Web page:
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Finding Completeness In Divine Love

SATISFYING love is often sought in another person. Yet one has only to look at divorce statistics or listen to heart-wrenching accounts of broken relationships to see that basing happiness on people is uncertain at best.

The Bible assures us that "God is love." The love that comes from God, divine Love, is tender, warm, constant, powerful, bringing to mind a mother's love for a dear child. In Isaiah we read of God: "Can a woman forget her sucking child, that she should not have compassion on the son of her womb? yea, they may forget, yet will I not forget thee. Behold, I have graven thee upon the palms of my hands" (49:15, 16). And St. Paul, in his letter to the Romans, assures us that nothing "shall be able to separate us from the love of God, which is in Christ Jesus our Lord" (8:39).

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God is the only genuine source of love and goodness, because God is Love itself, from which all pure expressions of love emanate. God alone can comfort, bring joy, and truly satisfy. Because Love is God, Love must be everywhere. Each one of us, as God's offspring, has the divine right to understand and feel the immediate presence of Love. And it is our right to demonstrate our completeness as Love's very expression. Looking to God for all the love we need never cuts us off from right relationships but enriches and blesses them.

Jesus was the perfect example of man's completeness as Love's expression. In his healing work he saw each man's, woman's, and child's wholeness as God's offspring. In one healing recorded in Luke there was a woman who'd had "a spirit of infirmity" for eighteen years and "could in no wise lift up herself" (see Luke 13:11-13). In studying this account I thought of how the woman may have been feeling mentally burdened, carrying weights of low self-esteem, depression, and defeat. But Jesus spoke to her the powerful words "Woman, thou art loosed from thine infirmity." This was clear proof that limiting traits, including those often attributed to women-instability, emotionalism, dependence, vulnerability-are destroyed by the healing Christ.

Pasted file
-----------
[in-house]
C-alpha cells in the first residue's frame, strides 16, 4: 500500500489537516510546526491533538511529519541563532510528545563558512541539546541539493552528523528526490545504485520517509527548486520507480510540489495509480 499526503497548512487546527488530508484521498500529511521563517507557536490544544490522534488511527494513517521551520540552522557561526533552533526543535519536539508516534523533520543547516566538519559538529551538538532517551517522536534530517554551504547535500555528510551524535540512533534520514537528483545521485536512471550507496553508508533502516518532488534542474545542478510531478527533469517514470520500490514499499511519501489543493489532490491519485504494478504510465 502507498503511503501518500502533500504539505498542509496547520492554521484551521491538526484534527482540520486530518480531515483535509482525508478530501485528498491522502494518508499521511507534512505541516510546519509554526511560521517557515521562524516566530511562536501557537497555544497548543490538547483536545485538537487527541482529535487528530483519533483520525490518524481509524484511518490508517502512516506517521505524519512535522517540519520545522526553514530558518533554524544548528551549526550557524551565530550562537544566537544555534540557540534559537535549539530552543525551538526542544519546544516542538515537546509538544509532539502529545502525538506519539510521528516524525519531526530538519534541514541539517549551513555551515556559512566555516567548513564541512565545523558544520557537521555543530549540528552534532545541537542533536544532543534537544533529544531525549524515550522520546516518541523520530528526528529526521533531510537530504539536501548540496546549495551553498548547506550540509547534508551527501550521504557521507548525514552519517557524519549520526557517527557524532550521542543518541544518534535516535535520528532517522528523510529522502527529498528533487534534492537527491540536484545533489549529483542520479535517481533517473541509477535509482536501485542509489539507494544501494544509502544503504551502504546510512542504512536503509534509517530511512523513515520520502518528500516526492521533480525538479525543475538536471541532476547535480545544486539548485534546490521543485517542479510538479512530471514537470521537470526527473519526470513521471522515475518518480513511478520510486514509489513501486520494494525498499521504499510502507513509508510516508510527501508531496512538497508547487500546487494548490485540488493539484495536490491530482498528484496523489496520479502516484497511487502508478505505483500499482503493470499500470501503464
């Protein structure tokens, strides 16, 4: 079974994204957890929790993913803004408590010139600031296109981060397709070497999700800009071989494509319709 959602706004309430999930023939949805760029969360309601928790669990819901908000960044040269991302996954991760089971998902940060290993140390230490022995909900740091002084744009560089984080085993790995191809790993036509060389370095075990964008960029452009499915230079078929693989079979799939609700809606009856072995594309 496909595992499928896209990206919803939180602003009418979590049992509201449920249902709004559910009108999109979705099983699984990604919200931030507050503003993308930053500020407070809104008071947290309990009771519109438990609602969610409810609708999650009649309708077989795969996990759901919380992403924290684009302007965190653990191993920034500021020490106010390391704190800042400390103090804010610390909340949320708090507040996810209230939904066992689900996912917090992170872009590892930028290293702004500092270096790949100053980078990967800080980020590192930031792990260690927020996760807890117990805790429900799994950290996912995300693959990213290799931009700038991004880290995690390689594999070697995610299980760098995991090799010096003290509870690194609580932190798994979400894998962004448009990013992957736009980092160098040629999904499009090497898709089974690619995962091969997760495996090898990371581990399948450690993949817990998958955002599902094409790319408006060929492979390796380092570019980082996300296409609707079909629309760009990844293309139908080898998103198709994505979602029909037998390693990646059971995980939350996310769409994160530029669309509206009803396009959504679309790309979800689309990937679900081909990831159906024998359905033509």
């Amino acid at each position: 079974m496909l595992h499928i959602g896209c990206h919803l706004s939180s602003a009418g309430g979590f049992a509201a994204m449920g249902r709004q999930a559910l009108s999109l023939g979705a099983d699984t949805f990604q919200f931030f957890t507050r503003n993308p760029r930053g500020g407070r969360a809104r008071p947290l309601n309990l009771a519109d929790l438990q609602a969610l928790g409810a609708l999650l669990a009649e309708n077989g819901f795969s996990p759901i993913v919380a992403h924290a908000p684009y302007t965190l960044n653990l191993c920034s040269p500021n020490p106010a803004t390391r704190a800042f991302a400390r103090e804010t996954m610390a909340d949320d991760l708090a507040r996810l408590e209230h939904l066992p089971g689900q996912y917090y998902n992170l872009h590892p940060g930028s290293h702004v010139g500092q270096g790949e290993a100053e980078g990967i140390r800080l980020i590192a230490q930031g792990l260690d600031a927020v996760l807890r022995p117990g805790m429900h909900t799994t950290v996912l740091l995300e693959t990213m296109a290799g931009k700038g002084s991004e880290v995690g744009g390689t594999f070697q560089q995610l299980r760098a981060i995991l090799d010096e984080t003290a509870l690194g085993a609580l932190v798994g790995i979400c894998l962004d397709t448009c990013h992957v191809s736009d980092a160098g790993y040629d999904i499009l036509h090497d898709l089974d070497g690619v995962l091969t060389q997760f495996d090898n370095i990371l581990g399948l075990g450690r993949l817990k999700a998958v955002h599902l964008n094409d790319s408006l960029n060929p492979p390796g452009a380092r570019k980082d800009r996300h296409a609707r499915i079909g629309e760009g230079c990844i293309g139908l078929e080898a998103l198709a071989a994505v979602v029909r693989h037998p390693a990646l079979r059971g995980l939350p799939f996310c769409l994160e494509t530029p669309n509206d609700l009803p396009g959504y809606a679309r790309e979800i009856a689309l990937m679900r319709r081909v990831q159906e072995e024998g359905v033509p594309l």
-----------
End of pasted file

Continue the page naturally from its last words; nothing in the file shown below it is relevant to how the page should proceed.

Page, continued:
I was forced to find a better sense of completeness, joy, and dominion when my husband's change in schedule required him to be away much of every week. It seemed to me that we would barely begin to catch up when he was packing again. Soon I became very depressed. The situation continued for several weeks. Finally, one day while on a walk I quietly reached out to God from the depths of my heart. I was ready for any healing message that might come. To that silent waiting and spiritual yearning came three powerful ideas.

First was the thought that I always had been and always would be wedded to divine Love, God. This relationship with Love had no variableness, no changing. I could expect to understand and feel this Love now, regardless of what was going on.

The second idea came as an assurance that the situation must be met within my own thought, and that when it was met there, I could no longer suffer. This destroyed the sense of helplessness I'd felt and brought needed hope and courage.

The third idea came as an uncovering of a misconception of Love that I'd had. It had always been difficult for me to reconcile feminine qualities with masculine ones. When I felt strong and authoritative, it was difficult for me to express tenderness, gentleness, and love. Now came the sweet assurance that Love confers both strength and tenderness, and that I, as Love's very expression, naturally included both. The Discoverer of Christian Science, Mary Baker Eddy, writes in Science and Health with Key to the Scriptures: "Union of the masculine and feminine qualities constitutes completeness. . . . These different elements conjoin naturally with each other, and their true harmony is in spiritual oneness" (p. 57). From that point on I was able to move forward with joy and confidence. Man's spiritual individuality includes no weak spots. We can find real satisfaction in living Love's manly and womanly qualities right here and now.

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